1. Sean Hayford OlearySean Hayford Oleary

          What I usually hear is that marked crosswalks give a “false sense of security”, and that by leaving them unmarked, we successfully intimidate pedestrians into not asserting their right-of-way, thus improving safety.

          Most engineers I talk to seem reluctant to acknowledge that peds have right-of-way at any locations other than those that they’ve designated for safest crossing.

        2. Aaron Berger

          I certainly agree that a crosswalk is not a substitute for judgment, and an even poorer substitute for conscientious motorists – however, it is also a (sadly necessary) bolster to the legitimacy of the pedestrian. It is a physical claim to a space that motorists believe belongs solely to them and it is at least a visual indicator that hey, there might be a human here. In the meantime, I’ll be there, scurrying across the street like a raccoon, trying not to be in anybody’s way.

  11. BB

    Here is a sure fire way to cross the street,

    One lane at a time.

    Fling the bike out to that lane (make sure your on the left side of the bike)

    Watch the cars all yield to you 🙂

  12. Mark Snyder (@snyde043)

    I have used that intersection while biking pretty regularly in the past few months and never even noticed that flashing warning light or the button to activate it. I’m going to make sure to try it next time I’m in that area.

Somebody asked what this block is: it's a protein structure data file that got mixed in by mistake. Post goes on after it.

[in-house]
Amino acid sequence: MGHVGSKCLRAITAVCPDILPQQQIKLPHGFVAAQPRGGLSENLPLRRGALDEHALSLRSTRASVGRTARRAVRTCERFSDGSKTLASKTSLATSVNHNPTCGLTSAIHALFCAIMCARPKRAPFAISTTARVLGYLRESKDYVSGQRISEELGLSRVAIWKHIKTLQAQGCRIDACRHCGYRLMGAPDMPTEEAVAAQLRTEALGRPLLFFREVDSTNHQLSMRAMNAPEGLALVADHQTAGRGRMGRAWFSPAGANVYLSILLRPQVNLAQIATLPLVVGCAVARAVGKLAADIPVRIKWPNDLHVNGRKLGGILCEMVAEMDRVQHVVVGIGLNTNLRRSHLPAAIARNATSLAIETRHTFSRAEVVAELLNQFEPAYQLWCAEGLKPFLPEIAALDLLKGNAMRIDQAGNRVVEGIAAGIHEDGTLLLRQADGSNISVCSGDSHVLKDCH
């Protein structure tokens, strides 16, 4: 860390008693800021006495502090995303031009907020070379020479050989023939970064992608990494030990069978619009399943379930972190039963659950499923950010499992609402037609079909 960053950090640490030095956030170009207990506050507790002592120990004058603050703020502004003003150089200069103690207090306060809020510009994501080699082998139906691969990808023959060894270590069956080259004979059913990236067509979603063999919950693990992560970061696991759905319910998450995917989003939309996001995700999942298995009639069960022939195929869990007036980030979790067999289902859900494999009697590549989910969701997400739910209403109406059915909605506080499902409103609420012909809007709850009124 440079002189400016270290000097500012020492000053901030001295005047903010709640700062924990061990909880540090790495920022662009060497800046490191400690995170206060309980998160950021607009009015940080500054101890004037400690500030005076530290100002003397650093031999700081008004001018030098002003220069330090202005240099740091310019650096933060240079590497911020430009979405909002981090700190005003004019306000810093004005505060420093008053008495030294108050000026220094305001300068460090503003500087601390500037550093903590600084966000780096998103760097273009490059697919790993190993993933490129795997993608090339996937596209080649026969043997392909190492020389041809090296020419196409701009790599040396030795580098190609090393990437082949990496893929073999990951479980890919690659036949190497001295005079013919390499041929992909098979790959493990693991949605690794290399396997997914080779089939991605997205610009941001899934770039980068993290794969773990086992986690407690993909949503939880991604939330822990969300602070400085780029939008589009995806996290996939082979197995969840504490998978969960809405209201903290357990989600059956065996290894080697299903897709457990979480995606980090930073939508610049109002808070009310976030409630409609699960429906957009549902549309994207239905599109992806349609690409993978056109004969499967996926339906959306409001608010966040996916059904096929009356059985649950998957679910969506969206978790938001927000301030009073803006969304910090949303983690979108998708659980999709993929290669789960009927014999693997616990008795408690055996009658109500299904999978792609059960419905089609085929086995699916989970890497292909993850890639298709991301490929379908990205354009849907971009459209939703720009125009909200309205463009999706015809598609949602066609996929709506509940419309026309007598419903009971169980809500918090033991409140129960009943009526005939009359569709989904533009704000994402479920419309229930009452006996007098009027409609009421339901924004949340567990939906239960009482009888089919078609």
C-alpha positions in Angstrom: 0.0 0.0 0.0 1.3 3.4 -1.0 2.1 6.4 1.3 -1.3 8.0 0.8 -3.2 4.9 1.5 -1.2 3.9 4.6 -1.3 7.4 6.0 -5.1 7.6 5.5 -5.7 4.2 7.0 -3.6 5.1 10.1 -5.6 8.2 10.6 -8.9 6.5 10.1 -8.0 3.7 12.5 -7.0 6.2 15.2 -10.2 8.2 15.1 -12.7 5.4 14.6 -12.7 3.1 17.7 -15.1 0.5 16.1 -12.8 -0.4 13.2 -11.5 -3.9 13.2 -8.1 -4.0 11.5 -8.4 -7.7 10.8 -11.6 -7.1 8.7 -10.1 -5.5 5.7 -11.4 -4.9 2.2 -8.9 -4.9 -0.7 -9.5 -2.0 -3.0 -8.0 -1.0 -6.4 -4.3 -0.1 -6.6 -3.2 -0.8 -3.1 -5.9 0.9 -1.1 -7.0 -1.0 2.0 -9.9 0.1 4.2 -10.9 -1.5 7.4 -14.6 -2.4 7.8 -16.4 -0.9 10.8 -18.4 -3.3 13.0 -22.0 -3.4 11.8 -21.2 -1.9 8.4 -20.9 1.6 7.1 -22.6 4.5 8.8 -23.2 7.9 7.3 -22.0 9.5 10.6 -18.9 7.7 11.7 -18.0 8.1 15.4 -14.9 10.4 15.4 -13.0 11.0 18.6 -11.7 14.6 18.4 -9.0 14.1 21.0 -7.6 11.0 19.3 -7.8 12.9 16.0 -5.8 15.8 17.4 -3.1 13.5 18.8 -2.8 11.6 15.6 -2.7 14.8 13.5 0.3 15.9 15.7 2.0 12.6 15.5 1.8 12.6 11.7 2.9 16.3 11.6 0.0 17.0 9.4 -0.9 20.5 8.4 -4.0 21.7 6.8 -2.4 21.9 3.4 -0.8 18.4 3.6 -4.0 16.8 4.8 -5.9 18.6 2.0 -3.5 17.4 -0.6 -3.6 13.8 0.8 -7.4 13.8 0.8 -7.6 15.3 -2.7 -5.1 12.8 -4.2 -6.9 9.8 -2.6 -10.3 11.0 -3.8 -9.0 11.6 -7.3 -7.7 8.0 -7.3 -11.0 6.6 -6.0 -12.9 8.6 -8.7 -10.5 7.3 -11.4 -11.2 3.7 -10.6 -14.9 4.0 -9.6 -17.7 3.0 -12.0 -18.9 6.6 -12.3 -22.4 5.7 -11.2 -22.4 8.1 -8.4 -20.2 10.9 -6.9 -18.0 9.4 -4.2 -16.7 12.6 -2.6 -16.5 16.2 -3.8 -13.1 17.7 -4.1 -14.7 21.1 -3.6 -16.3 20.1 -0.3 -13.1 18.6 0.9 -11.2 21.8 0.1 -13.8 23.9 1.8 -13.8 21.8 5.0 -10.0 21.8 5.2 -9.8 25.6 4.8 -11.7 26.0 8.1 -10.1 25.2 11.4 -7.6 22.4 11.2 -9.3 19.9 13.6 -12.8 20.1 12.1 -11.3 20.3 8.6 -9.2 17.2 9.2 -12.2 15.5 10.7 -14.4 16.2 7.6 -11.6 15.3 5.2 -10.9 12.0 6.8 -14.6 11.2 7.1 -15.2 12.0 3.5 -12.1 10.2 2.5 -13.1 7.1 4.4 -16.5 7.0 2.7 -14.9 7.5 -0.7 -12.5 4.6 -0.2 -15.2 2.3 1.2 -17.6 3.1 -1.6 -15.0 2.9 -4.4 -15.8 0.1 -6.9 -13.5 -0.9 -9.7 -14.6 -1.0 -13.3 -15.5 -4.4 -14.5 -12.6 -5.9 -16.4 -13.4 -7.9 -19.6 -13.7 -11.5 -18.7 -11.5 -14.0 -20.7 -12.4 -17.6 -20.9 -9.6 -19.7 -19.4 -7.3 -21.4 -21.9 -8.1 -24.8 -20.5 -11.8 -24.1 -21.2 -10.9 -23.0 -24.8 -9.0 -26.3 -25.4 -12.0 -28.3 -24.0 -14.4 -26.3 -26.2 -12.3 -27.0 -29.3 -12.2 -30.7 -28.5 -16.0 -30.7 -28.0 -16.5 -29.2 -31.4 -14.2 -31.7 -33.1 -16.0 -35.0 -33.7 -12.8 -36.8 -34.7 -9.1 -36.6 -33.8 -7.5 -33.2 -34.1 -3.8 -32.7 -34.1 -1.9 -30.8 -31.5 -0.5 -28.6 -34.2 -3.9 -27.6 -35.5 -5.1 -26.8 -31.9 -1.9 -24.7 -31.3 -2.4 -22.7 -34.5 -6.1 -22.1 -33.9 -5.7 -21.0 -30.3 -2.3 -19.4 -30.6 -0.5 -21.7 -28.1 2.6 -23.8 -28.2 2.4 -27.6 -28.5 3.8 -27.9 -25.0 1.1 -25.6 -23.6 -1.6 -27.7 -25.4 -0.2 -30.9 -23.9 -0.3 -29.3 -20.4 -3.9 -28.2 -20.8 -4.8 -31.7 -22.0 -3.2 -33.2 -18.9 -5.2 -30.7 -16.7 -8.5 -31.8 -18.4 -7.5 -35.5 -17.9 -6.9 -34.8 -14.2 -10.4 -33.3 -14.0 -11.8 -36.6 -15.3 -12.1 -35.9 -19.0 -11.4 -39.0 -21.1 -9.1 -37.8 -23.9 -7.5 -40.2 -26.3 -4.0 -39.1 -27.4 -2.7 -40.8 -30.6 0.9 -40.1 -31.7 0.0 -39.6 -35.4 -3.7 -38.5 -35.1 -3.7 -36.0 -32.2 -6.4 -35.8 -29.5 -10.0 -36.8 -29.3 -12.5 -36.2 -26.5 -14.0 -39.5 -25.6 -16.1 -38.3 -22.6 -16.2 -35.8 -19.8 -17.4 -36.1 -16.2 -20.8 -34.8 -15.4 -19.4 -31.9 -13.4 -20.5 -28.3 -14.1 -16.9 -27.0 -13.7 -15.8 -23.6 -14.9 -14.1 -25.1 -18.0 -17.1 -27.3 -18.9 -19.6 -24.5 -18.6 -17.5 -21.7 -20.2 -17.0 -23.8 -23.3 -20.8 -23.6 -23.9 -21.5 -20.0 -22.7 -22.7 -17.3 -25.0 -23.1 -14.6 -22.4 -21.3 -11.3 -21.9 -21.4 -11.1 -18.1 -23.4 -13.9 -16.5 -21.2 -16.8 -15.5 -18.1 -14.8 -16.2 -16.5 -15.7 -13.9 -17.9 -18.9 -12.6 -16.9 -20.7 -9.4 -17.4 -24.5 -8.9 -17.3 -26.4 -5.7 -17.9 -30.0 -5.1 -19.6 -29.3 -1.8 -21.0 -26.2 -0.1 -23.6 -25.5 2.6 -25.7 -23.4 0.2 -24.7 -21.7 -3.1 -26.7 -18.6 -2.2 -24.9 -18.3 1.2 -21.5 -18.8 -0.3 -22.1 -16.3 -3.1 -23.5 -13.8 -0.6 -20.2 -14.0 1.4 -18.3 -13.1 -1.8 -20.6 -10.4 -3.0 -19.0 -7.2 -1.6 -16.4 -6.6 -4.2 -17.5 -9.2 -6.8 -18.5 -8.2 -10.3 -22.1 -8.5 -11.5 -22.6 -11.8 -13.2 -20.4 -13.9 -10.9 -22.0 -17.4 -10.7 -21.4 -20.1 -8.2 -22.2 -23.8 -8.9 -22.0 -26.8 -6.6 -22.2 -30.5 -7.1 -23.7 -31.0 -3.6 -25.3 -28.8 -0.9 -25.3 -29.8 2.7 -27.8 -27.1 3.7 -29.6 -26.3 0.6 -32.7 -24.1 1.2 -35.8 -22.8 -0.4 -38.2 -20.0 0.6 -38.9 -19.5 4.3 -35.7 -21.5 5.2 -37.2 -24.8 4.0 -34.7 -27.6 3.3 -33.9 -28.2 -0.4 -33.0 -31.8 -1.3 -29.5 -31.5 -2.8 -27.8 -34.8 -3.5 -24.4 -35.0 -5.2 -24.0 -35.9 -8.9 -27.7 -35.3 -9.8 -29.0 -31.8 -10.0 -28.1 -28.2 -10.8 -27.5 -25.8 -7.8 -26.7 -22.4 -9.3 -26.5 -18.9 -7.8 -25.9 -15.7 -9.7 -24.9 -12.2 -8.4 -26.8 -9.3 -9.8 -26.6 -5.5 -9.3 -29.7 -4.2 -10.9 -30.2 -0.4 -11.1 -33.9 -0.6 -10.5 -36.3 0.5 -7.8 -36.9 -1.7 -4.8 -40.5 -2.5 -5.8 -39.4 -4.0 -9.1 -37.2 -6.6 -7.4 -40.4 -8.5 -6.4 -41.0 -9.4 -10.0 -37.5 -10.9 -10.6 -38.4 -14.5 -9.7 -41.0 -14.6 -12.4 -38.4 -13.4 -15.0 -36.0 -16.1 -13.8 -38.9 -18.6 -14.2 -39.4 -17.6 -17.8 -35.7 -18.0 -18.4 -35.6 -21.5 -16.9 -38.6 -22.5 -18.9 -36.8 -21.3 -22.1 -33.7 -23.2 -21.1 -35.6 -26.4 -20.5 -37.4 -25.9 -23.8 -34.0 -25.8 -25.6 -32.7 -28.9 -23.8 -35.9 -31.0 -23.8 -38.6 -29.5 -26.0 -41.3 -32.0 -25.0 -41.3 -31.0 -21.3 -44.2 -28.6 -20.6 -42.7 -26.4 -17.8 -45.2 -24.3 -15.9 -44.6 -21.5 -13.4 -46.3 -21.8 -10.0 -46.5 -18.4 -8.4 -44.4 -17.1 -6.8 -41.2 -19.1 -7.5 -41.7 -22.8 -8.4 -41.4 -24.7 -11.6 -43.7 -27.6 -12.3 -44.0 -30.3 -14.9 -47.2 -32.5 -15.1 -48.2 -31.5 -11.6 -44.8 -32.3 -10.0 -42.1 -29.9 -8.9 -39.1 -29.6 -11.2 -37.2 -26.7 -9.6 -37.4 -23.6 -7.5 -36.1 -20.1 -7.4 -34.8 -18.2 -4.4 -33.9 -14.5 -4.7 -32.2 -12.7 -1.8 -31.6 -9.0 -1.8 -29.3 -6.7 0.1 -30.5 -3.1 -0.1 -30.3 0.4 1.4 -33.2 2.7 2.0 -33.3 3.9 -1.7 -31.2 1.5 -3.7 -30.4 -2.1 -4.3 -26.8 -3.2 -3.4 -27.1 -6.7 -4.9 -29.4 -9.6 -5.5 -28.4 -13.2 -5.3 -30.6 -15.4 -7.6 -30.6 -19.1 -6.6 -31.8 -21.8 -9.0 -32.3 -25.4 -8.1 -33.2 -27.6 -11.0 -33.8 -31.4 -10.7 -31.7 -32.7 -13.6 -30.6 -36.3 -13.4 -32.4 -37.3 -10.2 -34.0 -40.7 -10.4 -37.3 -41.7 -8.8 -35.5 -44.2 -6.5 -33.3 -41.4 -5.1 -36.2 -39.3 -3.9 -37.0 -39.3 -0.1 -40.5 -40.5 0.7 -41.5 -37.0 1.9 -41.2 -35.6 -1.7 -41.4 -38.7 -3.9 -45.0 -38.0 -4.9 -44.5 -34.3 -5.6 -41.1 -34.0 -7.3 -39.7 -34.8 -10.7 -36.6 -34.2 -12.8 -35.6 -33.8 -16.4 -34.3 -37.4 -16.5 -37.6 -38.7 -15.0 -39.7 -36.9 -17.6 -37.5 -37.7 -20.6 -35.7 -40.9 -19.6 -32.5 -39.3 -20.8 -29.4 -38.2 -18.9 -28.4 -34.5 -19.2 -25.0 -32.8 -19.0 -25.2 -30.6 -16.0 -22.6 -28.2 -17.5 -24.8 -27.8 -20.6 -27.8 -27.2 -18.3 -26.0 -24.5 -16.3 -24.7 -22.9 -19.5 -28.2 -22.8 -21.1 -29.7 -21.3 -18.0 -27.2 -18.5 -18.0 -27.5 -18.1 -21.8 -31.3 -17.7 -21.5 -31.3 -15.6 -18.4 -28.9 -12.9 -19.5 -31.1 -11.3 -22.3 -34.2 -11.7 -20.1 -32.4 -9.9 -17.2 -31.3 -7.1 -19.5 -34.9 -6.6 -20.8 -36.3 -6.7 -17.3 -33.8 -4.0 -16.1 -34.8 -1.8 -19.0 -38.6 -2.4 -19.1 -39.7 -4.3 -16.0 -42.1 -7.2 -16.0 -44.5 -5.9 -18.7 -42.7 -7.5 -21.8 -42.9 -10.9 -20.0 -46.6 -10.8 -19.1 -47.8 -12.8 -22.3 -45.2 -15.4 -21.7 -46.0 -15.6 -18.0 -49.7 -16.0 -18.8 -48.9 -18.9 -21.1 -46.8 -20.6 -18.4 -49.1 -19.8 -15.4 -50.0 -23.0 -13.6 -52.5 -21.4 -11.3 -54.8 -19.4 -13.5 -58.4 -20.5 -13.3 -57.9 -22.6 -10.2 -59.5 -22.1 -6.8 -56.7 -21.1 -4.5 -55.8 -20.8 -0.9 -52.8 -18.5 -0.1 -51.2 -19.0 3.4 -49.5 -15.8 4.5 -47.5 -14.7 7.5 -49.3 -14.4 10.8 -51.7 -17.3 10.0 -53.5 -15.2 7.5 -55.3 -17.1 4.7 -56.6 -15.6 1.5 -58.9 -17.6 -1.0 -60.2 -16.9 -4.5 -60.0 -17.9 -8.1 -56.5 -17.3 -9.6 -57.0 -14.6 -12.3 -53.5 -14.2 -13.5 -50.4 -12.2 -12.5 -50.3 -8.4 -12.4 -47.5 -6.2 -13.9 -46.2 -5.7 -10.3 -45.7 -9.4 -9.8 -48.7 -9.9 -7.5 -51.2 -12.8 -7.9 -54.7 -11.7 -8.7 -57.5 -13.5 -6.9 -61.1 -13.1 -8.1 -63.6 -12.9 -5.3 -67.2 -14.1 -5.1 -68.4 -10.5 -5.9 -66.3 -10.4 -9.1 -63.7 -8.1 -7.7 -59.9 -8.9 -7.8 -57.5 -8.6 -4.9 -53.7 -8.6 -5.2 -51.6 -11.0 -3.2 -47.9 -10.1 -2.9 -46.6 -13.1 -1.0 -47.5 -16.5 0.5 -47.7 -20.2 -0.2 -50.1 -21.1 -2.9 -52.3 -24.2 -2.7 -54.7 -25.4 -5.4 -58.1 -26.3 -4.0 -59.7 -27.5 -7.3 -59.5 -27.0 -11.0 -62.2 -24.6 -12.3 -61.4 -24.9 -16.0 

1. Mark Snyder

      Following up on my earlier comment…I’ve used that intersection twice now and the crossing signal both times and I agree it’s definitely not very good at actually getting drivers to stop.

      I’ve had much better success using the similar, but much more prominent crossing signal, at 18th and University Ave NE. I would say that has at least a similar volume of traffic, so I wonder if it’s just the bigger signal display or are there other factors for why that one seems to be more effective?

  13. Low

    I really wanted to read this article, considering I recognize how messed up this intersection is, but couldn’t get past, “Now, I’m a confident biker. I’m willing, if not happy, to ride on a street without bike lanes or sharrows. I try to spend at least an hour a day biking, and most days, I manage that. But my girlfriend isn’t, so we planned a route that would hopefully be low-stress…”